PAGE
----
This article was first published at on Monday, September 22, 2014:

St Andrews, Scotland, "home of Golf".

St Andrews, Scotland

In reporting on the Scottish vote for independence last week, the Associated Press noted that, despite the failure, the vote “sets up a whole new political dynamic in the kingdom.” This has turned out to be a breathtaking understatement. The day after the election results were announced, Scotland's First Minister, Alex Salmond, said he would not accept his party's nomination for leader in November and that he would quit his role as the First Minister as soon as a successor could be nominated. Said Salmond: “I believe that in this new exciting situation, redolent with possibility, Party, Parliament and country could benefit from new leadership.”

England's Prime Minister David Cameron, no doubt delighted that Salmond's departure meant that this was one less thing for him to worry about, wished him well:

While we disagree profoundly about his goal of a separated Scotland and many other things, I respect and admire his huge contribution to politics and public life.

Cameron has many other things to worry about, however. He promised, in print, that he and his coalition of the Labour Party and Democrats would immediately create a cabinet committee to study exactly how much power to devolve to Scotland. He also made life more difficult for himself on Friday by announcing a move to create a new federal political structure with more powers also devolving to Wales and Northern . He declared,

Just as the people of Scotland will have more power over their affairs, so it follows that the people of England, Wales, and Northern Ireland must have a bigger say over theirs…

The rights of these voters need to be respected, preserved and enhanced.

This is an obvious political move to appease members of his Conservative Party from those provinces, especially as he faces a general election next May. Having just dodged one bullet, he is now working to avoid another. He has already promised a referendum over whether the United Kingdom should leave the European Union, and this move should strengthen his hand considerably.

Missing from any public conversation, however, is the so-called Barnett “formula,” which was adopted as an expedient move in the late 1970s to resolve temporarily how the revenue pie should be divvied up among England, Northern Ireland, Wales, and Scotland. The formula is simple on the surface: Changes in public are applied in proportion to each country's current population. The formula was named for Joel Barnett, who suggested it while he was chief secretary to the Treasury in the U.K. But it was to be temporary only. In 2004, Barnett said: “It was never meant to last this long, but it has gone on and on and it has become increasingly unfair to the regions of England. I didn't create this formula to give Scotland an advantage over the rest of the country when it comes to public funding.”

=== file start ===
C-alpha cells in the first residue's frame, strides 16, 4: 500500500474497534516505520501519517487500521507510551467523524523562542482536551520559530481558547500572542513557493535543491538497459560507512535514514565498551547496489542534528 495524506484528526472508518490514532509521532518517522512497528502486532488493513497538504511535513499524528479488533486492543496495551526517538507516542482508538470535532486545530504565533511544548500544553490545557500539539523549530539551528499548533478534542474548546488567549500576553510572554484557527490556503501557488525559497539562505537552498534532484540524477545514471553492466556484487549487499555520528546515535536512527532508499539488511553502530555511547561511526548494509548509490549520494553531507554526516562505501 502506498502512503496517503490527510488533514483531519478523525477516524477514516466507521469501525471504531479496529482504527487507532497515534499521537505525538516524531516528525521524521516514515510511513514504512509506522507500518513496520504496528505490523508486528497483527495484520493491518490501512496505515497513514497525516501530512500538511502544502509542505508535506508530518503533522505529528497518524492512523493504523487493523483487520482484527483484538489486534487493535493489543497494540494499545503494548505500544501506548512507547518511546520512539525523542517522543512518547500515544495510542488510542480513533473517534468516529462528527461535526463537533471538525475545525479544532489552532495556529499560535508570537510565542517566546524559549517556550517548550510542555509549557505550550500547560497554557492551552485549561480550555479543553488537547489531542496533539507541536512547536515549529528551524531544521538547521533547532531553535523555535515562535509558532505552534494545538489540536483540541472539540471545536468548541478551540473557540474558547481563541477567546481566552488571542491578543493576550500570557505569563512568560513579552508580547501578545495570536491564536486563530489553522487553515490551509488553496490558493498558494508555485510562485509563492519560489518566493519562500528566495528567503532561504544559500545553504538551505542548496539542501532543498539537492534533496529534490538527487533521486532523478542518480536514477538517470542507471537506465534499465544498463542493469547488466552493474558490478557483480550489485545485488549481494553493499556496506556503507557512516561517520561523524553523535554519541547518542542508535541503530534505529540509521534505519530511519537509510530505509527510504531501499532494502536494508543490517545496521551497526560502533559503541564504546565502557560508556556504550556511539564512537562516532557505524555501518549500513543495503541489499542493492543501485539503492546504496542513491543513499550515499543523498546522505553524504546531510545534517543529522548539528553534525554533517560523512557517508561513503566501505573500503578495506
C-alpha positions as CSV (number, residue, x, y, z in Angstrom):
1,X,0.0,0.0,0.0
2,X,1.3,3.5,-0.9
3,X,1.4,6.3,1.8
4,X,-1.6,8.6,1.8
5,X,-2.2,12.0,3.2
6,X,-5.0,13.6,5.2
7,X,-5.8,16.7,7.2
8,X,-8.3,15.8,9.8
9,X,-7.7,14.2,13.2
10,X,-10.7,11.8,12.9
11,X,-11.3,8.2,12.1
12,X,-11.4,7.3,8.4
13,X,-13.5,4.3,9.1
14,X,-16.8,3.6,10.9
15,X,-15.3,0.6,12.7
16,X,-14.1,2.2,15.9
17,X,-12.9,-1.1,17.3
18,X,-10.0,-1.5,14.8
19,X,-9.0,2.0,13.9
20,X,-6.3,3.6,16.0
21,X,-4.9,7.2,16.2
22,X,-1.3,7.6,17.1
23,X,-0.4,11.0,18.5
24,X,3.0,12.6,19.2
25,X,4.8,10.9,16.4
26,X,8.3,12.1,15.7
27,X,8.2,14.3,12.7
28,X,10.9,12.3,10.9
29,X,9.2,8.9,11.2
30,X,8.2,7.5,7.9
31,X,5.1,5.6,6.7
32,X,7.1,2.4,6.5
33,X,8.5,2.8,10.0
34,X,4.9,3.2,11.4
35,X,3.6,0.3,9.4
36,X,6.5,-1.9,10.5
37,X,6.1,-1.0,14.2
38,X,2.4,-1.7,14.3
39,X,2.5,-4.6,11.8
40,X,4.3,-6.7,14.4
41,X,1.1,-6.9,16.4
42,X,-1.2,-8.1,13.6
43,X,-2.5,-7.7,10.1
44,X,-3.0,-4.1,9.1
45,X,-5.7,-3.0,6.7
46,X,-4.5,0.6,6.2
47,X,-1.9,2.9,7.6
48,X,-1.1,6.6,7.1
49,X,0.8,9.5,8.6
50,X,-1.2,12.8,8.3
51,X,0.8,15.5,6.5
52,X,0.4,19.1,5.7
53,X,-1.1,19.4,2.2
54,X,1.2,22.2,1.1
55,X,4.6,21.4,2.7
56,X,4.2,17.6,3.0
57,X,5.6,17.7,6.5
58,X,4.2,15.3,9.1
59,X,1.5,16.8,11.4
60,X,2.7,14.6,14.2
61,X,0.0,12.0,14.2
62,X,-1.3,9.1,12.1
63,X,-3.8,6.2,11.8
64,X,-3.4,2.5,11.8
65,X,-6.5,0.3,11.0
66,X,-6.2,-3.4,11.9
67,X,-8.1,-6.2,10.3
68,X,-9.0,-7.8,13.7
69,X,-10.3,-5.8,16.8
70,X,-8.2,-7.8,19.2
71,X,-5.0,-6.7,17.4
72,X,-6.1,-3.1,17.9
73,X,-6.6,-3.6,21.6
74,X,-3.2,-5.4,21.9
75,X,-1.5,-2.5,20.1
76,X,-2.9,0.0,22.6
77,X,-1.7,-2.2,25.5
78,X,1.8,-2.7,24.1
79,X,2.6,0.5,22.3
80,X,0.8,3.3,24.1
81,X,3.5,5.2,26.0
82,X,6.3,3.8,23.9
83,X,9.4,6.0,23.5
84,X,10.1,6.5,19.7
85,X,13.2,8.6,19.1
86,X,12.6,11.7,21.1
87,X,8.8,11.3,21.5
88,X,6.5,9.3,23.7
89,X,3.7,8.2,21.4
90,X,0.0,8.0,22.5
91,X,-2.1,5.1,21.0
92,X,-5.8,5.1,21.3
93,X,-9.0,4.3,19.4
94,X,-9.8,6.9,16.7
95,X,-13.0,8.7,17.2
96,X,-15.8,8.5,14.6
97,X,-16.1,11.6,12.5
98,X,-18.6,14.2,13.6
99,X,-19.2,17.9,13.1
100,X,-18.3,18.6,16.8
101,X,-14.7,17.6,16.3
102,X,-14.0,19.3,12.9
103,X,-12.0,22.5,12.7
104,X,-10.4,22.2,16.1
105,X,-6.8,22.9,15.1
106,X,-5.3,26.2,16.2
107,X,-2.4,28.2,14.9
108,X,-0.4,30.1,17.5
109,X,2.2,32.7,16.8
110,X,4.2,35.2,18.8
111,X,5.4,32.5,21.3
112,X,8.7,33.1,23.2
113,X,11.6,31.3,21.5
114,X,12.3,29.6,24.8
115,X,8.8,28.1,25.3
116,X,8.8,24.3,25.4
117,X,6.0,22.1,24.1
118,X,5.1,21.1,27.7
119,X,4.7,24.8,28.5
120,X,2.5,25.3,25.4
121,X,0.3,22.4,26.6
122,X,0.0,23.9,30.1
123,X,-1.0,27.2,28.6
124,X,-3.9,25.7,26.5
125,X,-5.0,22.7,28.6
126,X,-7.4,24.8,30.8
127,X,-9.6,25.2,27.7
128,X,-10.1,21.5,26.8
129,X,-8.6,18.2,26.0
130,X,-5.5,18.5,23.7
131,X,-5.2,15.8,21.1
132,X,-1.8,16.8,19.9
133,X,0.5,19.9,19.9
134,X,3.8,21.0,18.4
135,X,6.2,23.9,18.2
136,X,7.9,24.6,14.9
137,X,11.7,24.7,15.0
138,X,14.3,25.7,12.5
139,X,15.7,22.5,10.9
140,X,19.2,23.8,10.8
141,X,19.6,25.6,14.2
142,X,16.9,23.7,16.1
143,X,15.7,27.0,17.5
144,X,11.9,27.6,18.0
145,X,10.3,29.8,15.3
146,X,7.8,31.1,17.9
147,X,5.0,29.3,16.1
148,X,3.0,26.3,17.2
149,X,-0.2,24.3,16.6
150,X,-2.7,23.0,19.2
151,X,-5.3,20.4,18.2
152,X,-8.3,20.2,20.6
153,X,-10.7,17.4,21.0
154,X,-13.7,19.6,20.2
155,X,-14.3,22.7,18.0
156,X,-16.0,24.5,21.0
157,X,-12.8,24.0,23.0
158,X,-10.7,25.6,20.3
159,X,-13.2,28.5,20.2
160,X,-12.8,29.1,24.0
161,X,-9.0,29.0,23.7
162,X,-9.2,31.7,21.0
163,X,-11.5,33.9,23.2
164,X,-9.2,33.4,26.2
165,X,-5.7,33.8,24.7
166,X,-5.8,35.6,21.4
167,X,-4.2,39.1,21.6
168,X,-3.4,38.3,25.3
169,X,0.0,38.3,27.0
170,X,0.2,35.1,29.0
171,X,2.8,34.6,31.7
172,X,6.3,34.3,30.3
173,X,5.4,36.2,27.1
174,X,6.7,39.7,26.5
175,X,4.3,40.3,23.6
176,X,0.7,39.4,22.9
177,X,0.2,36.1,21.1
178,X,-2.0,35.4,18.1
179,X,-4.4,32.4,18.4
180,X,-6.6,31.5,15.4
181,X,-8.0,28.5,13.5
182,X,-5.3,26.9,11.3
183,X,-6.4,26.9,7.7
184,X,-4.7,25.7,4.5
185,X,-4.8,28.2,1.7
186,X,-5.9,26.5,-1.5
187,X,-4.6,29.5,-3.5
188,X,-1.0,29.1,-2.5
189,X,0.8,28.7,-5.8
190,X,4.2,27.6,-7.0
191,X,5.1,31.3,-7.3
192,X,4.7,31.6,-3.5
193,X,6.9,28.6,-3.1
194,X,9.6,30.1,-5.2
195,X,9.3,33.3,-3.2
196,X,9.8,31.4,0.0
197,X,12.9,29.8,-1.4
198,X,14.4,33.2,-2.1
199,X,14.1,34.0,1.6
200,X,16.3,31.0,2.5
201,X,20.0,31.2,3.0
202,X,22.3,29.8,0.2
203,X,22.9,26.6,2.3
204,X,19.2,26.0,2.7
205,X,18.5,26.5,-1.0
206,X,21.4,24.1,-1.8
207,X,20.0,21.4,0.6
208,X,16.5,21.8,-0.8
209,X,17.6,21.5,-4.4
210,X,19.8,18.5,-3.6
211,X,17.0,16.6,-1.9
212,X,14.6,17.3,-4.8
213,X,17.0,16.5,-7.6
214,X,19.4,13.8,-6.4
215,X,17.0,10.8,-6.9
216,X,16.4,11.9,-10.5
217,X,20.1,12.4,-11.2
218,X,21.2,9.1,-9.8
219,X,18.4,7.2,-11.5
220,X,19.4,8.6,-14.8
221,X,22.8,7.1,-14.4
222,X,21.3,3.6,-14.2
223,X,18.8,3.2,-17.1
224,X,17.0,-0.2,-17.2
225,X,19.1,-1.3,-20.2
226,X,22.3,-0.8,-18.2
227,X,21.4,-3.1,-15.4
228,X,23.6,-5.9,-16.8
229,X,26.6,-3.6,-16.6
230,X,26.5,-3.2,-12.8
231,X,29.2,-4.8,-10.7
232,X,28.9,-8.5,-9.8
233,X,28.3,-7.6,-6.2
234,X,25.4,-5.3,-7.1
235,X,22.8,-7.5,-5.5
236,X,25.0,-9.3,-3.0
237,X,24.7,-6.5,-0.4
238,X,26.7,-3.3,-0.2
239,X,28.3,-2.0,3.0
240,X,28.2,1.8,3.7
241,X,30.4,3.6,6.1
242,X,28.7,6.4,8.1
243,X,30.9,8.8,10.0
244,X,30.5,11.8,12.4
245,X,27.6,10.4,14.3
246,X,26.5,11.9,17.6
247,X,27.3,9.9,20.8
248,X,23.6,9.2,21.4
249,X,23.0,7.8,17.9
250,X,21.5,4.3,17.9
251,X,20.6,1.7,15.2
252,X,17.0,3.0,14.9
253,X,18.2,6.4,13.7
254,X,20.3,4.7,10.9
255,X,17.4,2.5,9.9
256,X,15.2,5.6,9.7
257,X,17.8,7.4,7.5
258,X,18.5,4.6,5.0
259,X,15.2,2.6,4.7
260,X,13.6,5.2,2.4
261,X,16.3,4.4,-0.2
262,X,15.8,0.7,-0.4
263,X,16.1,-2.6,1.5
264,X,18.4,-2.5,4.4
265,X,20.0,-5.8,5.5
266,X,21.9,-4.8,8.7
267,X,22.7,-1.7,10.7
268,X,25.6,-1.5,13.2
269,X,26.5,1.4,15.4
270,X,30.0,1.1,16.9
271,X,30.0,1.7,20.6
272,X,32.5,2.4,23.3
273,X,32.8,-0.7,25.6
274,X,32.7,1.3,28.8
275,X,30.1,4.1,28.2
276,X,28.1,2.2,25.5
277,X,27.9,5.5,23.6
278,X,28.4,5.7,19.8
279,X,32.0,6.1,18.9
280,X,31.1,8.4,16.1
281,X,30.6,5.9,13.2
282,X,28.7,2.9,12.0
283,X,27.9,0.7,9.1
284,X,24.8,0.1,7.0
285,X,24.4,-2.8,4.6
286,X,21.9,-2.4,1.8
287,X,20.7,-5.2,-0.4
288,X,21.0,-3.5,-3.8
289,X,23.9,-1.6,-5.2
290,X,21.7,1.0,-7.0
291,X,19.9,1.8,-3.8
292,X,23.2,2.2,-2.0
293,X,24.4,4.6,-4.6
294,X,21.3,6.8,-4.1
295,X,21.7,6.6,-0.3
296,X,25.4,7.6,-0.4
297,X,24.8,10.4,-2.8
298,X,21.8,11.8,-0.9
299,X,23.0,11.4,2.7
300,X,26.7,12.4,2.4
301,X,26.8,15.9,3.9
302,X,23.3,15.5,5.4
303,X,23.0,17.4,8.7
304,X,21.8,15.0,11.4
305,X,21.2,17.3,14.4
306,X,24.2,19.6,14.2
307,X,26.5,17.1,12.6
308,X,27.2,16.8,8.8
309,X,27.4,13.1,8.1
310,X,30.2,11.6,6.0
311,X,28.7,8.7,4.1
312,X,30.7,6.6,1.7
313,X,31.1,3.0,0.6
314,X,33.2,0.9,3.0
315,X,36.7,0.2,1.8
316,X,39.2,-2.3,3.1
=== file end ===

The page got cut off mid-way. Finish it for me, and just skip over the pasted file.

The problem with the Barnett formula is that it takes no account of different needs or costs in each country. It does not consider the different amounts of each country pays into England's treasury. But despite years of criticism, no one seems to know how to fix it or replace it. So it simply isn't part of the conversation.

But most of all, missing from the conversation is the that the Scottish referendum is having on other simmering secessionist movements. For instance, Spain's Catalan separatists are holding a vote for independence on November 9, and observers are predicting an overwhelming result in favor of separation. At present, polls show that voters will support independence by at least 2 to 1. What makes that vote interesting is that Spain's Constitutional Court has accepted the idea that Catalonia is a “nation,” but has declared that the term “nation” is only historical and cultural — without legal weight — and that Spain is the only country recognized in Catalonia.

Then there's the Flemish movement in Belgium, which has roots all the way back to 1788. In last May's election, Flemish separatist parties increased their influence so much that Belgium has been forced into talks with them to resolve the situation. In the next elections, Flemish separatists will have the opportunity to express their views on whatever agreement is made.

There's the separatist movement in Basque Country, Spain, which had operated its own police corps and managed its own public finances without much interference from either Spain or France. However, that interference and meddling by both the Spanish government and its regional deputy governors has increased greatly recently, stoking the ire of separatists there. At the moment, nearly 60 percent of those polled support a referendum for independence — which, if held, would pass handily.

There's the island of Sardinia, off the coast of Italy, where three separatist political parties have been gaining significant influence and whose leaders are demanding the right to self-determination by either asking for more autonomy from Italy or complete independence. At present about 40 percent of the local population favors independence.

Taken altogether, then, the fallout from the Scottish vote last week has surprised many. Salmond will remain active in politics in Scotland, while Cameron will have his hands full placating the various competing interests he's trying to appease in advance of general elections next spring. Separatist movements in Europe are no doubt noting and taking great encouragement from last week's vote, while voices for greater centralization by the European Union remain muted.

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